A long-time reader, Dave writes:
Here’s a question:
How much do you put away for retirement/old age as a percentage of what you earn?
And subquestions like:
What factors into your decision (e.g., your age, your expected return, etc.) and
What do you do if you have to raid it for something unexpected (e.g., car falls apart, unexpected medical expenses, etc) — do you double down and save more and try to refill what you would have/should have had? Or just keep going?
The short answer is: a good rule of thumb is to invest 10% of your pay for retirement.
Here’s the long answer on how much you should save for retirement.
Here’s an intro to the Independence Days and how they’ll apply to Dave.
Independence Day 1: Save 10%
Automatically invest 10% of your income. This is where Dave will get back on track by automatically investing each month.
Independence Day 2: Get out of debt
Before trying to double down on retirement savings make sure to knock out any medical debt, or car loans, by paying the minimums and push to pay $300 or more extra towards your highest interest debt.
If Dave has no debt, then YAY! He’ll jump to Independence Day 3.
Independence Day 3: 3- 12 Month Emergency Fund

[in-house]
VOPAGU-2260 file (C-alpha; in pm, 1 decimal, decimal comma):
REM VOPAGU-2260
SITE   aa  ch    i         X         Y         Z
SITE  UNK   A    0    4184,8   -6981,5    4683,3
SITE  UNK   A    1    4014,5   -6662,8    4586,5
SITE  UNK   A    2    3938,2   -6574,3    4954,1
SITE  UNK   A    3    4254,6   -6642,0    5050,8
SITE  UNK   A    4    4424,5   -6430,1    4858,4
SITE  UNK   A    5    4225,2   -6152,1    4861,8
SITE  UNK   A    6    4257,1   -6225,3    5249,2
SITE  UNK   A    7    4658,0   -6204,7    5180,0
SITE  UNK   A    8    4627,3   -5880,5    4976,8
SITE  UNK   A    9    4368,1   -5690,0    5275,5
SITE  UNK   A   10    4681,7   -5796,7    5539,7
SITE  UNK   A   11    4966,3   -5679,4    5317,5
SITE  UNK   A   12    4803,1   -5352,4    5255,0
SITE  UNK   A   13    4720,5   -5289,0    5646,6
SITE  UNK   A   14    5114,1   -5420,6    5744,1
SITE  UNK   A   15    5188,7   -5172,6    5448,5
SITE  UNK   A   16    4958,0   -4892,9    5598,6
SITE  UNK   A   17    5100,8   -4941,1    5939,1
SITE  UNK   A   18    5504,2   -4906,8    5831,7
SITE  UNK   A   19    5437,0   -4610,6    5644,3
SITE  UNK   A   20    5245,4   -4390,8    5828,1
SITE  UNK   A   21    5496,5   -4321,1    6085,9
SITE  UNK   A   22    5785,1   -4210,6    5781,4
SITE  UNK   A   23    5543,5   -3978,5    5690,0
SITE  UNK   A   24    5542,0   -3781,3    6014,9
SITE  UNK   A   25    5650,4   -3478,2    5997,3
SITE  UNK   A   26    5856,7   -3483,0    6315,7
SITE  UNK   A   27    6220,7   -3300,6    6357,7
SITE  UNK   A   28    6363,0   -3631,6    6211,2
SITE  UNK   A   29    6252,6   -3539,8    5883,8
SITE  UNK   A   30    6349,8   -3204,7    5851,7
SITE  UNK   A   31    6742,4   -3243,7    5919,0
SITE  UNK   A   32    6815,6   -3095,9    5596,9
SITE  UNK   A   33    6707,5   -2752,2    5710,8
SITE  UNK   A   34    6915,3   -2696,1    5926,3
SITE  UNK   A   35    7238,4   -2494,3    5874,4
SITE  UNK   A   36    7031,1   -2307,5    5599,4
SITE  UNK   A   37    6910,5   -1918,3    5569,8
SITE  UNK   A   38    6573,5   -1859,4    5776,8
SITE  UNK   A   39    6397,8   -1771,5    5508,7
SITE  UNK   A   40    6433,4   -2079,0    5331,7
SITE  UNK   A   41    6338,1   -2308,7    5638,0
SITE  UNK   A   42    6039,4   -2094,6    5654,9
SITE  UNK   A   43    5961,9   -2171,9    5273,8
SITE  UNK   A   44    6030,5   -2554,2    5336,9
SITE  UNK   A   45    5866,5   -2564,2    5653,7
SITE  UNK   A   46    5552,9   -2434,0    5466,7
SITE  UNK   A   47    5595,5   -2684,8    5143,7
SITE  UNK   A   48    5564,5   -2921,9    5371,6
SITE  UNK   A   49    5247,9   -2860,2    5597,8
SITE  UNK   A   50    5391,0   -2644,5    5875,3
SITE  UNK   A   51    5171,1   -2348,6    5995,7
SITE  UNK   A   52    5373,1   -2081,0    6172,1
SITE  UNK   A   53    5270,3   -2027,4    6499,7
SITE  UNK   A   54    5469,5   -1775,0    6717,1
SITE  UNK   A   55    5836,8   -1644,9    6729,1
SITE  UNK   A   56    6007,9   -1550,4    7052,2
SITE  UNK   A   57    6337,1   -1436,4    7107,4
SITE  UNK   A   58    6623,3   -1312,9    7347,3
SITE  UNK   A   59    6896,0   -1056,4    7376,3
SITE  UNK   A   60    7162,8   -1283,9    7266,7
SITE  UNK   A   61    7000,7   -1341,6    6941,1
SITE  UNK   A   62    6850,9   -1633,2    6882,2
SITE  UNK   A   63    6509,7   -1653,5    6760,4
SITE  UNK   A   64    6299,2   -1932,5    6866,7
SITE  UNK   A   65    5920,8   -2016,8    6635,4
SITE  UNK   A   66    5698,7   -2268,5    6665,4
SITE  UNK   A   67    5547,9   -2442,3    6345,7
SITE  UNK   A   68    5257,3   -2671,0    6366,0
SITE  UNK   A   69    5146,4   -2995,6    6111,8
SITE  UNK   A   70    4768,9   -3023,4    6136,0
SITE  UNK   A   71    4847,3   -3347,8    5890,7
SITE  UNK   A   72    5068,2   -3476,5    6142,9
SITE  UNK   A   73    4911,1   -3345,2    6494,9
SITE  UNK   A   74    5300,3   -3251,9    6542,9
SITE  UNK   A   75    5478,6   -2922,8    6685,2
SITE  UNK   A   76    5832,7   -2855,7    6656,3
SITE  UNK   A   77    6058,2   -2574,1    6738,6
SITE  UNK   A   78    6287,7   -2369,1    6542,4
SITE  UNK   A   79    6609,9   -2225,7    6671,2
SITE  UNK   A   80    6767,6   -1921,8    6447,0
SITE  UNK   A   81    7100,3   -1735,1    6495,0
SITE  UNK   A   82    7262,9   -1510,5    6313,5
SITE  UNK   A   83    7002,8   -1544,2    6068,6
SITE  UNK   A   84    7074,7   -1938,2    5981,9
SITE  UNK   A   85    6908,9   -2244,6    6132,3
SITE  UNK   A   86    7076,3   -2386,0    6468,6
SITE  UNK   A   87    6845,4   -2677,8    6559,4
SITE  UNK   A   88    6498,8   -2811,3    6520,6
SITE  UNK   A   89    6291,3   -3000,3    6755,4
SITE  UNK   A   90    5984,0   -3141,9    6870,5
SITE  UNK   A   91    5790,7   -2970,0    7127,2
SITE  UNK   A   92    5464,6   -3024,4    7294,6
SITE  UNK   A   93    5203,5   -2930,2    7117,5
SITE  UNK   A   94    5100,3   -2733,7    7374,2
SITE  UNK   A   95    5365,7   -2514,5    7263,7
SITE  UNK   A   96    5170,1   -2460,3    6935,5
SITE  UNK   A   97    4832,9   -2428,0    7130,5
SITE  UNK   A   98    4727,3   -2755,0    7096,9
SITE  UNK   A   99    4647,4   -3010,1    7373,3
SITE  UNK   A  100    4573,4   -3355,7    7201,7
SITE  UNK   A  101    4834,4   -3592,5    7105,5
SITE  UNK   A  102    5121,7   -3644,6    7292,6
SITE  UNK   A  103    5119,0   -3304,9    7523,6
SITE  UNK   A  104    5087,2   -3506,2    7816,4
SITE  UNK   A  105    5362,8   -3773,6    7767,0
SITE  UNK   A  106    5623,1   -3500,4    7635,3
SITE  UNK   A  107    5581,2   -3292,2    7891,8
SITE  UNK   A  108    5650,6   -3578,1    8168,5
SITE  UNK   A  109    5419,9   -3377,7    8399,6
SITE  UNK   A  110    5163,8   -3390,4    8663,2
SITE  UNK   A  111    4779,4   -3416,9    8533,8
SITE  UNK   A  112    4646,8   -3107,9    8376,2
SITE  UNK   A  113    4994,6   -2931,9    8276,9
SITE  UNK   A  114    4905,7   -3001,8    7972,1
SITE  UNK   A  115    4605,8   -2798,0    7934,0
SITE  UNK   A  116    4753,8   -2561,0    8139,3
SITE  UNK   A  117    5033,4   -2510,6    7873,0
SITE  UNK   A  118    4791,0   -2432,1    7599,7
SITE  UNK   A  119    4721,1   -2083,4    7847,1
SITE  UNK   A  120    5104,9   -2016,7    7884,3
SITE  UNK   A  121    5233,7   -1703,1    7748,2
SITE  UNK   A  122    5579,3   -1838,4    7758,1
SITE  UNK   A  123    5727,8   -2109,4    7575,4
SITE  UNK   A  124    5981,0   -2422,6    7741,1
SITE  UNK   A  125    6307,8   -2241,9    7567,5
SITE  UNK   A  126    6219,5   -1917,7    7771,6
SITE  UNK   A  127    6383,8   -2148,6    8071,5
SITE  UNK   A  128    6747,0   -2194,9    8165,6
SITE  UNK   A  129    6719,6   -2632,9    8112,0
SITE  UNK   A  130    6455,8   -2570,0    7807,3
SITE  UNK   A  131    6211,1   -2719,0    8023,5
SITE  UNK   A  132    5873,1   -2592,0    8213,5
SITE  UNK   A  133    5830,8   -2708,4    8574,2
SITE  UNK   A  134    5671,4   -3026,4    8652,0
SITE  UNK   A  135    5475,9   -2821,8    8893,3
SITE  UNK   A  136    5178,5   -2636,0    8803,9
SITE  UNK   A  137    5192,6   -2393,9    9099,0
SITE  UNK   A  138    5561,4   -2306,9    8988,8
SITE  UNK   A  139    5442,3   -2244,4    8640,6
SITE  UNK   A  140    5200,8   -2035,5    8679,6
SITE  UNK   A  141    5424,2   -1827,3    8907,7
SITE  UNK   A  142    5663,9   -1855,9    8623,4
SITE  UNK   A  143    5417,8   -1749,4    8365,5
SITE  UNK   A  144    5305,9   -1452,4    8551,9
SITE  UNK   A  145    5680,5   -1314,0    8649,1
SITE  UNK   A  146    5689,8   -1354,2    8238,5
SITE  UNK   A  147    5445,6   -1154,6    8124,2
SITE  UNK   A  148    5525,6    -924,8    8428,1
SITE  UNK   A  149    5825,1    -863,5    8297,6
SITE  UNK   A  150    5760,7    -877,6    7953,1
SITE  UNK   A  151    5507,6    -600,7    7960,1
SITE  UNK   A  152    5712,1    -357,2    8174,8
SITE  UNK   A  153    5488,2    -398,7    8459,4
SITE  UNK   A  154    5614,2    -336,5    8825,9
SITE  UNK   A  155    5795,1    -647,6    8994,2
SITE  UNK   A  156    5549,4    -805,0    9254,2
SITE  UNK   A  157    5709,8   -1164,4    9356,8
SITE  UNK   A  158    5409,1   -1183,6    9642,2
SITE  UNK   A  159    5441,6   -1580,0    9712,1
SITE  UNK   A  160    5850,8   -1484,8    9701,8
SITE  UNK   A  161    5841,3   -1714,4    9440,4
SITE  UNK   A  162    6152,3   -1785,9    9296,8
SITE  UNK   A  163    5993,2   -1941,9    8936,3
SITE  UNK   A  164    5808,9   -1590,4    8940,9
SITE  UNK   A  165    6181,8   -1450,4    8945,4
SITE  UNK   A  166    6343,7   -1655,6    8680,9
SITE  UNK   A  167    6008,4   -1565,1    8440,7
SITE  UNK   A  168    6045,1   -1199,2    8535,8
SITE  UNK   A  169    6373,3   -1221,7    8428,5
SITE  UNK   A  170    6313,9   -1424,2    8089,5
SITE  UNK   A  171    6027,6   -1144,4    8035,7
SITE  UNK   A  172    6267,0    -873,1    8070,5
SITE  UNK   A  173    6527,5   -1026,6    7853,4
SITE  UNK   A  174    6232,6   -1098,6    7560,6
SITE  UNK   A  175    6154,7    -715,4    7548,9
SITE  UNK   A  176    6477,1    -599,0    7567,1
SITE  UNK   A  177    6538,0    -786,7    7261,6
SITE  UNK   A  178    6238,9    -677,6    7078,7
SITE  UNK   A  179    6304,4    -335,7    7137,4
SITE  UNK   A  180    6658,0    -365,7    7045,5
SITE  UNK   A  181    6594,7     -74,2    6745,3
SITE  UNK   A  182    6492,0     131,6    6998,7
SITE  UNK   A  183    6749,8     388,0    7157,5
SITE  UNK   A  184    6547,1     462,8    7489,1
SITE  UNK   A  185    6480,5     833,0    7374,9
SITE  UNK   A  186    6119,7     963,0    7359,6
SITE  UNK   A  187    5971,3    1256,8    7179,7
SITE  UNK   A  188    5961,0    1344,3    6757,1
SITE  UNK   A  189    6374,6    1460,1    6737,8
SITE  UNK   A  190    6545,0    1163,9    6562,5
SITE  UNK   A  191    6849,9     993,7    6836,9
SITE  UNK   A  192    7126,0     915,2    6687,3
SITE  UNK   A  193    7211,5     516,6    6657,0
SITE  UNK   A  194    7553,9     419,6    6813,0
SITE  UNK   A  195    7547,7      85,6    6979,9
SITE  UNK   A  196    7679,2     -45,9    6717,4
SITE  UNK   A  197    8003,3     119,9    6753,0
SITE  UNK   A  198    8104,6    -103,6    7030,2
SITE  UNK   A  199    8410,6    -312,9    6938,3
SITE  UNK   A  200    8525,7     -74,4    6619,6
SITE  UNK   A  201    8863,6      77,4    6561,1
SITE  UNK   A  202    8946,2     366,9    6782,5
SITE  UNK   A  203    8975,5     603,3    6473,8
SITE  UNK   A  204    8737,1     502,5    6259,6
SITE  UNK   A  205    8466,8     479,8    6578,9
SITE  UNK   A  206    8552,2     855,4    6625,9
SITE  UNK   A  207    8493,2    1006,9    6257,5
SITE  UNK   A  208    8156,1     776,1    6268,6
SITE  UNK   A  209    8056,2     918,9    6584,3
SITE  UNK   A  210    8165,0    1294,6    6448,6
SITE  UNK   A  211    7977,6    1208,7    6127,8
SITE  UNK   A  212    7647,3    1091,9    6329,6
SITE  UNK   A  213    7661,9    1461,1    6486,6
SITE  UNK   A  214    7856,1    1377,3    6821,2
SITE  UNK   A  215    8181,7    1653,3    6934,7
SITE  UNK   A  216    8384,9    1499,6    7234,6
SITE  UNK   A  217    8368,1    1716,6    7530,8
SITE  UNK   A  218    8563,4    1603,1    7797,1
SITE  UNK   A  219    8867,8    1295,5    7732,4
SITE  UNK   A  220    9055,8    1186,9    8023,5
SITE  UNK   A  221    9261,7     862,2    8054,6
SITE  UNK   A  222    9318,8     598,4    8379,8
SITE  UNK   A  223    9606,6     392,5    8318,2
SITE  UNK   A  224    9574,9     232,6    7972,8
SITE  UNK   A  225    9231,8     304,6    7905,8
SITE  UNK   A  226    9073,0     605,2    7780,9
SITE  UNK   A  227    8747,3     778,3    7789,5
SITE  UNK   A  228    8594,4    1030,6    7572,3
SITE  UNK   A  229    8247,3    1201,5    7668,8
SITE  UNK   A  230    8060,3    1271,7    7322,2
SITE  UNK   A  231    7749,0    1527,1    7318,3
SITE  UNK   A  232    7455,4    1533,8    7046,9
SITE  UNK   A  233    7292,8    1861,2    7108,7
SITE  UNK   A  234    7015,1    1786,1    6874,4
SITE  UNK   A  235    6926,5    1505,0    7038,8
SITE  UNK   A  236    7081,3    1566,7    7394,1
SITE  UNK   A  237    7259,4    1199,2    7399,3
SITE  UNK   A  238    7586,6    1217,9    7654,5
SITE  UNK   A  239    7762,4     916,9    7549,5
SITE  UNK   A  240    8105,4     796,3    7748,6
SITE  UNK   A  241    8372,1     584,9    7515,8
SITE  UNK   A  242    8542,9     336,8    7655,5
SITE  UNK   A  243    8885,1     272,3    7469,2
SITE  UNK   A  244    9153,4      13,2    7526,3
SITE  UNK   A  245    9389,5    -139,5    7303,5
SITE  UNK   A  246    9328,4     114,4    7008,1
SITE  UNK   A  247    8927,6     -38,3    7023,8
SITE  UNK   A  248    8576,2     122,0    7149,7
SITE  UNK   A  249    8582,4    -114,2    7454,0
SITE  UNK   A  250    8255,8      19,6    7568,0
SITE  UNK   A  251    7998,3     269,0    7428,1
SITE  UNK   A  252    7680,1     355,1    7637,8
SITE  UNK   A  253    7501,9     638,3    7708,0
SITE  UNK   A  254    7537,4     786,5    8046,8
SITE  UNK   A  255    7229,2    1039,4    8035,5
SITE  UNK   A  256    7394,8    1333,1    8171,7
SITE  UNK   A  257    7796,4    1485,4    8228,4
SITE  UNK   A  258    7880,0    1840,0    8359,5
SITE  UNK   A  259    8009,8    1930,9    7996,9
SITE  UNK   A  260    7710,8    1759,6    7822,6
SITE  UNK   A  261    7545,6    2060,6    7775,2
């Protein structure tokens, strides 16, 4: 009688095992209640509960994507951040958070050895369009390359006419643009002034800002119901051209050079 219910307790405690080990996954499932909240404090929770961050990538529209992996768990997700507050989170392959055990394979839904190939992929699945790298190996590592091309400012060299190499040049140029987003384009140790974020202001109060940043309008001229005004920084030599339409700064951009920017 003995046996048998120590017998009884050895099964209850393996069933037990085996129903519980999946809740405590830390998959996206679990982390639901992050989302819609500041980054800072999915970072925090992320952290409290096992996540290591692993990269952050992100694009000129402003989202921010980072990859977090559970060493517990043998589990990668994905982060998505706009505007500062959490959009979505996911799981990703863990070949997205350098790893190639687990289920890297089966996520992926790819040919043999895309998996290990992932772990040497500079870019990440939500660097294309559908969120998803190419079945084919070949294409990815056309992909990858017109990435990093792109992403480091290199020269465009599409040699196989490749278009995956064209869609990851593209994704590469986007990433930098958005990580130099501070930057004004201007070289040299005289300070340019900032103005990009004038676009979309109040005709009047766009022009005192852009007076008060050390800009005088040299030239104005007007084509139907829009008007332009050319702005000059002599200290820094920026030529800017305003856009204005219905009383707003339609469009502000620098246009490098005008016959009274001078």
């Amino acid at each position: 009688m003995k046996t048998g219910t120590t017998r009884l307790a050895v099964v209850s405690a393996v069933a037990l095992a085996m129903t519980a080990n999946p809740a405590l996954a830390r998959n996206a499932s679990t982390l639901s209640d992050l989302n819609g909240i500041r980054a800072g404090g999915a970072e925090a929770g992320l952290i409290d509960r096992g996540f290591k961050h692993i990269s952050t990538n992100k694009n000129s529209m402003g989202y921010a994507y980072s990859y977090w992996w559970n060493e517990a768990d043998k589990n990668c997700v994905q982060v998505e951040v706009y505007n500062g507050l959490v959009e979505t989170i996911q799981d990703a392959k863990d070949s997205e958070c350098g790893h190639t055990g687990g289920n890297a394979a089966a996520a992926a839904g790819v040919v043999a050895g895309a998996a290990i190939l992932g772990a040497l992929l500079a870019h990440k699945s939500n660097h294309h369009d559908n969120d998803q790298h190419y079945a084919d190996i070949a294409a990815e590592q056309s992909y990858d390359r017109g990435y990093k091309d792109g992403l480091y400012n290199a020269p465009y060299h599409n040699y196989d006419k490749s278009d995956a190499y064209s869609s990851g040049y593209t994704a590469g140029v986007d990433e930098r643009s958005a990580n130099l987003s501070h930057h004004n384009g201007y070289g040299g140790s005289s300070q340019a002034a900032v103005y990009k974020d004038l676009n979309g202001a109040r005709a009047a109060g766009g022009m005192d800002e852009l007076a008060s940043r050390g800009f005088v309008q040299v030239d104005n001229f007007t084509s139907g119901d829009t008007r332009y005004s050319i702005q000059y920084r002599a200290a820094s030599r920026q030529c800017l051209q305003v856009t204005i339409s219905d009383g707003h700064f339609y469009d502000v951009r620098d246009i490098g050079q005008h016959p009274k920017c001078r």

Instead of having to raid retirement, start building an emergency fund for car accidents, job loss, ER visits, etc. Have 3-12 months of expense in a liquid savings account that is separate from retirement savings.
Sound impossible to save thousands of dollars?
Now that youre debt-free you can take what you were paying towards your debt and complete your emergency fund. Or if Dave’s already debt-free then push to save $300, $500, $1000 or more each month towards an emergency fund.
Independence Day 4: Life Purchases
Save for a home, car, or college tuition.
Now Dave’s retirement savings is rolling again, his debt is paid in full, he’s got money in the bank for a rainy day, and now the sky’s the limit. He can now save up and have a plan for the fun things in life like buying a car, pr home. Or now this is when he can increase retirement savings.
How much can you contribute for retirement savings?
In 2017, you can contribute up to $18,000 annually in your 401(k) plan, and additional “catch-up” of $6,000 for those 50 and older.
Plus, you can contribute $5,500 in a IRA, and an additional “catch-up” of $1,000.
There ya have it Dave.
In a nutshell, start investing 10% now, knock out any debt, build an emergency fund, and then you can go bananas on doubling down on retirement!